His tours of duty at Fort Brown and two years later at Fort McHenry, Md., were unhappy. His time was consumed by voluminous remorseful correspondence with his wife, Marquitta, personality clashes with superior officer Maj. Giles Porter, and brooding over a multitude of signs and omens. He also found time to write lengthy pedantic letters to the Freeman's Journal and Brownlow's Quarterly Review under the nom de plume of "Catholicus." These heated discourses ran the gamut from divorce to divorce laws to attacks on the President's power over the army.
Eight years before the outbreak of hostilities he was assigned to the Adjutant General's Office in Washington as senior assistant with the rank of captain. Continuing his Catholic lay work he organized a chapter of the Society of St. Vincent of Paul, an organization dedicated to the relief of suffering among the poor. In this work he appeared to find the solace that had not been his since his life had become entangled in mysticism. In May of 1861 he was commissioned brevet major and in August, a full major in the Adjutant General's corps. A few days after his elevation there occurred another incident in the long, exasperating series of ill omens.
Many of Julius' relatives were in the Southern Army, a sensitive fact that kept him busy at the candle table. In a discussion of this sad state with one of his acquaintances he grew emotional, referring to his Confederate relatives as turncoats and damning them to a living hell. Profanity was out of character for Julius, and being considerably disturbed he turned again for counsel to his brother, Father Frederick. Frederick listened, and then, with what must have been the great light of prophecy shining from messianic eyes, he made his great and final pronouncement. Yes, this incident of sin on the streets of Washington had great significance in the destiny of Julius. In fact this was the culminating act and he, Frederick, had received a heavenly commission to reveal the ultimate death of Julius during his first battle. In fact the revelation set a timetable 18 months hence. The date of the brotherly session was Sept. 14, 1861.
At first, because of the turn of events, Julius refused to accept his death warrant. He was sure that a commutation of sentence occurred later that year after the Confederates lost their post-Bull Run chance to take Washington. Also, he was a general staff officer and because of this would not be called into field service. Yet as time went on he must have pondered the will of the Lord and his obstinacy in not permitting it to be fulfilled.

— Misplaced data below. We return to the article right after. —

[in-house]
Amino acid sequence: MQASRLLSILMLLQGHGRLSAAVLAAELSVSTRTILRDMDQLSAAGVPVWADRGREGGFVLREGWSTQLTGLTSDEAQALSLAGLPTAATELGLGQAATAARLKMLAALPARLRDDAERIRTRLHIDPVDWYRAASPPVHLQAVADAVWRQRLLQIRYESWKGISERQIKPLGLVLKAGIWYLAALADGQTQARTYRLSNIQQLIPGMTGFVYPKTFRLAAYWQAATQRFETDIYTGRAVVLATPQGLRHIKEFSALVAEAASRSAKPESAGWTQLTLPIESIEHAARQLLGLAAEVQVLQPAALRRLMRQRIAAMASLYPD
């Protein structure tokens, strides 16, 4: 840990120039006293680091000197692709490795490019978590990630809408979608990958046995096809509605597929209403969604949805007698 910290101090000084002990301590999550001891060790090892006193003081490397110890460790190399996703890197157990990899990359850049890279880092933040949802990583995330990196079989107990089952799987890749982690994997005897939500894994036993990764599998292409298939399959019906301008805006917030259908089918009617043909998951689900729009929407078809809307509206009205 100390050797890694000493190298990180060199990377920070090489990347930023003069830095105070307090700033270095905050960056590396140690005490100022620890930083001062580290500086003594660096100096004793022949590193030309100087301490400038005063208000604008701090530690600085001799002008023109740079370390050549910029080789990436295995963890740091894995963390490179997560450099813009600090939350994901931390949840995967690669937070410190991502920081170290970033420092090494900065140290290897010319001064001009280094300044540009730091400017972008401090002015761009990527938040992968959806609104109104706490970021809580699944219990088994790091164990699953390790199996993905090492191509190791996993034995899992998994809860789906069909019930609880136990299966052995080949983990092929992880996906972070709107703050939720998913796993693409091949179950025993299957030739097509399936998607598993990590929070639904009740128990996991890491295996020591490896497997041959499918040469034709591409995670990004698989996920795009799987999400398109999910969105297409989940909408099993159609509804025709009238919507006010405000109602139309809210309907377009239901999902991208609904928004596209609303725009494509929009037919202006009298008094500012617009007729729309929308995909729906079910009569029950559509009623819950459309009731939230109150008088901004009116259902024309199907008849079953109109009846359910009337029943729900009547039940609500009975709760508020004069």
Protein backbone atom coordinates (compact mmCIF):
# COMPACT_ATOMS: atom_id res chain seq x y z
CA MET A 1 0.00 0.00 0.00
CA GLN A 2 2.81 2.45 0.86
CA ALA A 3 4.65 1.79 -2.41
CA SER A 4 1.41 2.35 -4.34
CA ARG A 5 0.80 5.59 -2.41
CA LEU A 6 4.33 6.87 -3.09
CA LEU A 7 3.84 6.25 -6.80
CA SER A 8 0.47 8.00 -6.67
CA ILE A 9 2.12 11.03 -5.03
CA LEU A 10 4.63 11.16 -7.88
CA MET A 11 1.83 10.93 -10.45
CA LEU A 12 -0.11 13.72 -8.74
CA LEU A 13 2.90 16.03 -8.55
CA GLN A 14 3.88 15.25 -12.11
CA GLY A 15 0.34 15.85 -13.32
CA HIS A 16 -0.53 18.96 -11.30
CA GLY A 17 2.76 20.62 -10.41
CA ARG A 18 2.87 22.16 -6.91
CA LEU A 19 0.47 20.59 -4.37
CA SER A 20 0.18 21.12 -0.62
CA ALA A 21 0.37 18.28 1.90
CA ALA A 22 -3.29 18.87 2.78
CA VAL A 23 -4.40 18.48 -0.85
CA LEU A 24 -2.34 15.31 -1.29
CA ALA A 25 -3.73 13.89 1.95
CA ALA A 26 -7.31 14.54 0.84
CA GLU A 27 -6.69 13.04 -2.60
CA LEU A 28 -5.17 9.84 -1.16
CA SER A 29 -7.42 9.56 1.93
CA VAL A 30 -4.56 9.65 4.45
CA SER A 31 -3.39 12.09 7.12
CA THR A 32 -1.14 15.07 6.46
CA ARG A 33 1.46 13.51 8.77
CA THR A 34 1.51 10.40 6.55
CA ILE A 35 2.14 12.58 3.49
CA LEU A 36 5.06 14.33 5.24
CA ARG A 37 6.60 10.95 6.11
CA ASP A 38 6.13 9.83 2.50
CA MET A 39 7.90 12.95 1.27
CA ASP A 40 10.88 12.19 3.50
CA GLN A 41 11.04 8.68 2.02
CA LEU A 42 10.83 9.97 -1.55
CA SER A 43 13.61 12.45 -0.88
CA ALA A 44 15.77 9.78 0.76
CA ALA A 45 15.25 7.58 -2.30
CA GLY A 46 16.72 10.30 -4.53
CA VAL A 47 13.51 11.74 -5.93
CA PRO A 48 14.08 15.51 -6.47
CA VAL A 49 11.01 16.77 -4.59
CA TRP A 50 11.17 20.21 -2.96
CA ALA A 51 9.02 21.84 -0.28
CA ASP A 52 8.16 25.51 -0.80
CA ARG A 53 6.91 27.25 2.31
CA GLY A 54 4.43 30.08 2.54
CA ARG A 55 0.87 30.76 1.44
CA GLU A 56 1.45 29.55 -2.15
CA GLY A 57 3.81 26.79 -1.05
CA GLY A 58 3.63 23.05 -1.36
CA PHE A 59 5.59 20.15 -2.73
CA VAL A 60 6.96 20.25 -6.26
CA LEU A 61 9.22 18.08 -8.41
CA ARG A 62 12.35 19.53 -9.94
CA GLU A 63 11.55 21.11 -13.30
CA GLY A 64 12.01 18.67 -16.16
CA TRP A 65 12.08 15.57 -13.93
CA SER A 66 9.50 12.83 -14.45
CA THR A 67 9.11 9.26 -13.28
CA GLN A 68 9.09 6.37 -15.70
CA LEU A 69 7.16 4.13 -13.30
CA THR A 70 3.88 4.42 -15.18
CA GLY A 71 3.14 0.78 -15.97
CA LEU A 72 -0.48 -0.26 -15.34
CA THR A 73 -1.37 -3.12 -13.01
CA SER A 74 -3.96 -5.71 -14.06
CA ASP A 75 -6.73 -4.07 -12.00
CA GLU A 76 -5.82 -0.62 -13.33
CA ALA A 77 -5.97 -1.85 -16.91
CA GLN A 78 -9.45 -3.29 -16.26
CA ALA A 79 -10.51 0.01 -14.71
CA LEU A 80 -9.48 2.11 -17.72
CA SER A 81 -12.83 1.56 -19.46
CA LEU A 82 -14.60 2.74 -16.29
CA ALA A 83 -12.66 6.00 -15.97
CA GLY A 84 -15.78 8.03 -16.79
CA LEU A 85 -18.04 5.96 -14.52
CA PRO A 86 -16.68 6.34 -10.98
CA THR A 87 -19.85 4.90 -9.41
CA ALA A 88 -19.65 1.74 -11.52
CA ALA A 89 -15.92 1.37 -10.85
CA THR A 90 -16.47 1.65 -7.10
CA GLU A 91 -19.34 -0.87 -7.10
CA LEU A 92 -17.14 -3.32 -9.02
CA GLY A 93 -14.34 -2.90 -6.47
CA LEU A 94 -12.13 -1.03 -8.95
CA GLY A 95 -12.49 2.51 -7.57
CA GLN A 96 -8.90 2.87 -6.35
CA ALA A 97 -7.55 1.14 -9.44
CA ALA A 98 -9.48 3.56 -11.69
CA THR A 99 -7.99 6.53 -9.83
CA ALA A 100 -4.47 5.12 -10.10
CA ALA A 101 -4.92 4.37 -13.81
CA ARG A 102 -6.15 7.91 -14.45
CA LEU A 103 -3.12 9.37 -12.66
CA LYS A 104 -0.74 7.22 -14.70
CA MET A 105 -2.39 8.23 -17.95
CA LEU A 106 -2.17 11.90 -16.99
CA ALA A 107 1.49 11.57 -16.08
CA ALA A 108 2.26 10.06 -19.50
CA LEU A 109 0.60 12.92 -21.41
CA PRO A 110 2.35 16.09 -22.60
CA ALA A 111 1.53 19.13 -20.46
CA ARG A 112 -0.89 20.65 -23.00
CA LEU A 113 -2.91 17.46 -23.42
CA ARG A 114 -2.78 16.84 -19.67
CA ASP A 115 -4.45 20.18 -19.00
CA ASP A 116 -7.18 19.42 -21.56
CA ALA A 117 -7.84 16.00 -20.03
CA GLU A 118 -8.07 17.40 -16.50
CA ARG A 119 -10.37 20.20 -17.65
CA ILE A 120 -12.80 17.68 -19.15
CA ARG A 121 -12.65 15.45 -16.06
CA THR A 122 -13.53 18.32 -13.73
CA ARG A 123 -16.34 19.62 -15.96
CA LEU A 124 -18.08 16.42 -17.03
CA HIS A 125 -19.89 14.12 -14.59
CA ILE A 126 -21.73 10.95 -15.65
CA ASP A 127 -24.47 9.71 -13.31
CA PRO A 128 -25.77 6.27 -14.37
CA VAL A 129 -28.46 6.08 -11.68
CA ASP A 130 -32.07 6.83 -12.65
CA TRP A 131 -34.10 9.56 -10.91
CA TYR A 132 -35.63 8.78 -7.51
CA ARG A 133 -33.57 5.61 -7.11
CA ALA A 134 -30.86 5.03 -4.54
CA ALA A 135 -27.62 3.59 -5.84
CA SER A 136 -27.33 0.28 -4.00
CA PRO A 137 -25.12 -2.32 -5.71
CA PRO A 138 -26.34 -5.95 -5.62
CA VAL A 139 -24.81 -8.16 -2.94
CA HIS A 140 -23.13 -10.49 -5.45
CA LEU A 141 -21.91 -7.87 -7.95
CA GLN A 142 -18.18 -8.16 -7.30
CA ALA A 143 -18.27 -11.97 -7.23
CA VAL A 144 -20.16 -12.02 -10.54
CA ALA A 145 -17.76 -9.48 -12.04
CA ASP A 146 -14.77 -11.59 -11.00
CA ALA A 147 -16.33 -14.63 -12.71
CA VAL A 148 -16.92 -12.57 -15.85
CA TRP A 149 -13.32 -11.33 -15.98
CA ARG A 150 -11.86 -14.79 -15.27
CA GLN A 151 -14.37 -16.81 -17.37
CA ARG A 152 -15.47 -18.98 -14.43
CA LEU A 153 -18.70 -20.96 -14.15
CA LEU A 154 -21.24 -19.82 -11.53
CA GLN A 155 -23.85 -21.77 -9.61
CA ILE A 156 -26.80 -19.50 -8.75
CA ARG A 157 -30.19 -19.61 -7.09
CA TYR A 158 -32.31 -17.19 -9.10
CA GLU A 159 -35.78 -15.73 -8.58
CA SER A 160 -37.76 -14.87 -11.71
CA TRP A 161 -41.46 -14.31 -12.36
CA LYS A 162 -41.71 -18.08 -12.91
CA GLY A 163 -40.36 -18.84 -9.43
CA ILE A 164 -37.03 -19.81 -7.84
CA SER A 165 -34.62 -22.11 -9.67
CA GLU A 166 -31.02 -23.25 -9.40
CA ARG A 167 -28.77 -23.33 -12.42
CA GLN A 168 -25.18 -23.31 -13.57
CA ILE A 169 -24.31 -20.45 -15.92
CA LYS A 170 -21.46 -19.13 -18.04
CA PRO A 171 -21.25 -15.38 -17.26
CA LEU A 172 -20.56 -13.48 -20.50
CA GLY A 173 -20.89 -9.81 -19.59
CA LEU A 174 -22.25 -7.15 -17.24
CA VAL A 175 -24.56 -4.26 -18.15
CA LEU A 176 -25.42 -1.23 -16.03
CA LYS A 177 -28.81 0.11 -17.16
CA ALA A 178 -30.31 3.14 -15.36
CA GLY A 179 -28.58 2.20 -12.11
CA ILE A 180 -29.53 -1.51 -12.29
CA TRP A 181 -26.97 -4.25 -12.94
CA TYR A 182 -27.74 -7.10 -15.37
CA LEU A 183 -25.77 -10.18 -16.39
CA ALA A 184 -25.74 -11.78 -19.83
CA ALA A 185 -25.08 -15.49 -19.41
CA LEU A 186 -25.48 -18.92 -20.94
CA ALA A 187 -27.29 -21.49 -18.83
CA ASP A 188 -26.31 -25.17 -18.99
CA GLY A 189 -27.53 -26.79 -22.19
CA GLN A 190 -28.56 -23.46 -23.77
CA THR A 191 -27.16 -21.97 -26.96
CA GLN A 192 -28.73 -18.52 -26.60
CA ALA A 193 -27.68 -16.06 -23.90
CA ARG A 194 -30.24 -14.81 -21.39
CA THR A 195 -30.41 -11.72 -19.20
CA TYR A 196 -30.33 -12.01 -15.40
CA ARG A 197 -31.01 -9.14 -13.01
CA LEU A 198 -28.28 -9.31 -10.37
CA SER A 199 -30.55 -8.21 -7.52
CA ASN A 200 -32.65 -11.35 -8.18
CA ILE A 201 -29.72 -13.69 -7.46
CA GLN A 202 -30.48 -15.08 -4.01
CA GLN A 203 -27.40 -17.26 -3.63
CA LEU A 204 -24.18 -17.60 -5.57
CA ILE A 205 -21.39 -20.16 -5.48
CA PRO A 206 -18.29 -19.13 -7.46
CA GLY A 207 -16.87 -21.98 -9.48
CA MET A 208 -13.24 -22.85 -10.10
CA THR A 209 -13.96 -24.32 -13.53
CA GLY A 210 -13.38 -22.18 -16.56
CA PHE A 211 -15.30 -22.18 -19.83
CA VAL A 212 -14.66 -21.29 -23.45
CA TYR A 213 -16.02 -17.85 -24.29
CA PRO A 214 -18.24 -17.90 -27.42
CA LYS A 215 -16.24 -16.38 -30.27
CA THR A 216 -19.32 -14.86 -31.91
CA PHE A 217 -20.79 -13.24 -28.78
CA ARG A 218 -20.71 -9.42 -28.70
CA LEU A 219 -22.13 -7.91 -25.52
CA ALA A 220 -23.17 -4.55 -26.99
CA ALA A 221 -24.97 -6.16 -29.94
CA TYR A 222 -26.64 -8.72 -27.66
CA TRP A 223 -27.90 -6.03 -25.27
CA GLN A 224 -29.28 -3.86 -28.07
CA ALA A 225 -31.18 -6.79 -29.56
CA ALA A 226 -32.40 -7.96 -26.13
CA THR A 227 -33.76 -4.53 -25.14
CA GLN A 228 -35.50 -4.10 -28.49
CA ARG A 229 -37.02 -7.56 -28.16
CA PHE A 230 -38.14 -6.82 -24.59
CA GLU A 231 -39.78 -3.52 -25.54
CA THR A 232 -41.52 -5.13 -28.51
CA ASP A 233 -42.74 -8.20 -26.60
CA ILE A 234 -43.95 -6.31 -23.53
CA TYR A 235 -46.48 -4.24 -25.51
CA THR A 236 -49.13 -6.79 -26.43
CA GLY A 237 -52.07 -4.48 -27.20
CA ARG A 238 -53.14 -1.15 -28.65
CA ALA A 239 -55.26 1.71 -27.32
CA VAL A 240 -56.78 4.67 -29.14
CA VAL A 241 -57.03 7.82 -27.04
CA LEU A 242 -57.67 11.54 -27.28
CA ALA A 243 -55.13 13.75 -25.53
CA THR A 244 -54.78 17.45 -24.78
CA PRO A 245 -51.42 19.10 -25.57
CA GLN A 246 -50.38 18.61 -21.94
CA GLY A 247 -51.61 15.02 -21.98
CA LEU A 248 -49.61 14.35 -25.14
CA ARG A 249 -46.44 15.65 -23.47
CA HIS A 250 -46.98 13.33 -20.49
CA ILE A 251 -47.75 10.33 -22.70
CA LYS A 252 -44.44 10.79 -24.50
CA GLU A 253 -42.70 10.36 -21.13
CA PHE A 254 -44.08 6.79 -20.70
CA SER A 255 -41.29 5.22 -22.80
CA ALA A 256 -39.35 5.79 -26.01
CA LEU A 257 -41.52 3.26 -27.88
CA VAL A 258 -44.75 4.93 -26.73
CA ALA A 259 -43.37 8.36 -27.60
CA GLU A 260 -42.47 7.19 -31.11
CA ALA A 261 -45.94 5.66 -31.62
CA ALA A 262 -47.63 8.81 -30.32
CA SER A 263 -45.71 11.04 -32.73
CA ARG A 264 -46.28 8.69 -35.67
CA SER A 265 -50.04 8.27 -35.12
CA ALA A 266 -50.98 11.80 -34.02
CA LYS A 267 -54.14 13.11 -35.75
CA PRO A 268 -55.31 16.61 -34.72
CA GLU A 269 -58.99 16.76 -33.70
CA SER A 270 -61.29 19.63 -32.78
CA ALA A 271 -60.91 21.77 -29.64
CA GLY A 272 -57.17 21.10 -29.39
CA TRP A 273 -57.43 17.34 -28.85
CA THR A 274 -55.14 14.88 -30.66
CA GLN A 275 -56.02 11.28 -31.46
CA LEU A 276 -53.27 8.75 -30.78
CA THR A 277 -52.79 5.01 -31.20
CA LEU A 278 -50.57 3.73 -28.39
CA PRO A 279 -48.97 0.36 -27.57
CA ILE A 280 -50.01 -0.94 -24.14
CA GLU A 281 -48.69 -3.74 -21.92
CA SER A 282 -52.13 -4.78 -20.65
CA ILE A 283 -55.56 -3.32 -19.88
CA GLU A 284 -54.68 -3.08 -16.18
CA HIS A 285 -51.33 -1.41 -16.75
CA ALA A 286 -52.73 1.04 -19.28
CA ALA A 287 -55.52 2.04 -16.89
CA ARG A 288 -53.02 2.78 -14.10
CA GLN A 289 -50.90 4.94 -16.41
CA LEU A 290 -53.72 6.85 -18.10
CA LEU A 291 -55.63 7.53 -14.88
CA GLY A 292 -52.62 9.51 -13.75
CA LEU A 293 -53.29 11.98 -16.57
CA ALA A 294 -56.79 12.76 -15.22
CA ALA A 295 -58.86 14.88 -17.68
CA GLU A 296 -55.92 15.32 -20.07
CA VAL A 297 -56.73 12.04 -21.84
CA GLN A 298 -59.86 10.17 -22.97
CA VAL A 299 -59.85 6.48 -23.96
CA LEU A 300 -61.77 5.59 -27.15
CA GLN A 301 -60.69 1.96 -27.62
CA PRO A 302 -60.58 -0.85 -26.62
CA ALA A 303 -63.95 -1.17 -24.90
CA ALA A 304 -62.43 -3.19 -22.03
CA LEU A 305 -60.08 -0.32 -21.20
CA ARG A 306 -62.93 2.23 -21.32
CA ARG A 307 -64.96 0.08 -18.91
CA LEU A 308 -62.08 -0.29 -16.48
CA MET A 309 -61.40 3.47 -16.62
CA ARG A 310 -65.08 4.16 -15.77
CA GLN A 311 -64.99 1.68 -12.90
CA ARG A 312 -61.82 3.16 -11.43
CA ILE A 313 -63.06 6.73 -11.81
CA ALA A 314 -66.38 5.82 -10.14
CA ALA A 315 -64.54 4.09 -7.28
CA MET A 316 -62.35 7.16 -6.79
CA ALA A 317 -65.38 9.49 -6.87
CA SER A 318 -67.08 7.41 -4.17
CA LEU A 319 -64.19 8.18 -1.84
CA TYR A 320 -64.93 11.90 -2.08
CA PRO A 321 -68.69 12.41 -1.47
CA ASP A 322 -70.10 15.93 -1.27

In April of 1862, he began to seek an appointment to field service. Extensive correspondence with General Buell did not produce immediate results although he was proffered a brigadier generalcy in McDowell's army in Virginal This he refused, preferring to win the commission in the field and perhaps, too, because he had already committed himself about presidential appointments in his "Catholicus" letters years before.
Opportunity came when William Rosecrans, his West Point friend, superseded Buell in Kentucky. On November 5, 1862, Garesche was relieved of duty in the Adjutant General's Office, and was appointed Chief-of-Staff, Army of the Cumberland. His subsequent brief career saw his star rise quickly, for his fluency with the pen and his dedication to duty made him Rosecrans' closest confidant.
Garesche's last morning on earth began in a small tent near headquarters. High mass, with Rev. Father Cooney of the 55th Indiana Regiment officiating, was celebrated. One hundred yards away to the north a thin mist hung close to the river, and Van Cleve's division could be seen moving up closer to the ford. The Battle of Stones River was less than a half hour away. During the early hours of the morning, battle sounds to the south and the retrograde movement of McCook's right wing revealed that Rosecrans' strategy had gone awry. In the bedlam behind the pike, one observer saw Garesche dismount and enter a small grove of trees. It was also observed that after opening his prayer book and reading for a few moments, he remounted and joined Rosecrans. Five minutes later he was dead. It had been 15 months and 17 days since his brother's prophecy.
Brig. Gen. William Hazen, who directed the shallow, temporary interment of Garesche on a tiny knoll nearby, describes the scene in a letter found in the Annals of the Army of the Cumberland:
I saw but a headless trunk: an eddy of crimson foam had issued where the head should be. I at once recognized his figure, it lay so naturally, his right hand across his breast. As I approached, dismounted, and bent over him, the contraction of a muscle extended his hand slowly and slightly towards me. Taking hold of it, I found it warm and lifelike. Upon one of the fingers was the class ring, that (to me) beautiful talisman of our common school.
The following day the body was removed and carried to Nashville for embalming. The Surgeon General's reports carried this grisly note: "On discovering a protuberance extending some five inches from the spine I thought it well to remove it for the sake of conformity." Interment was later made in Mt. Olivet Cemetery, Washington, D.C.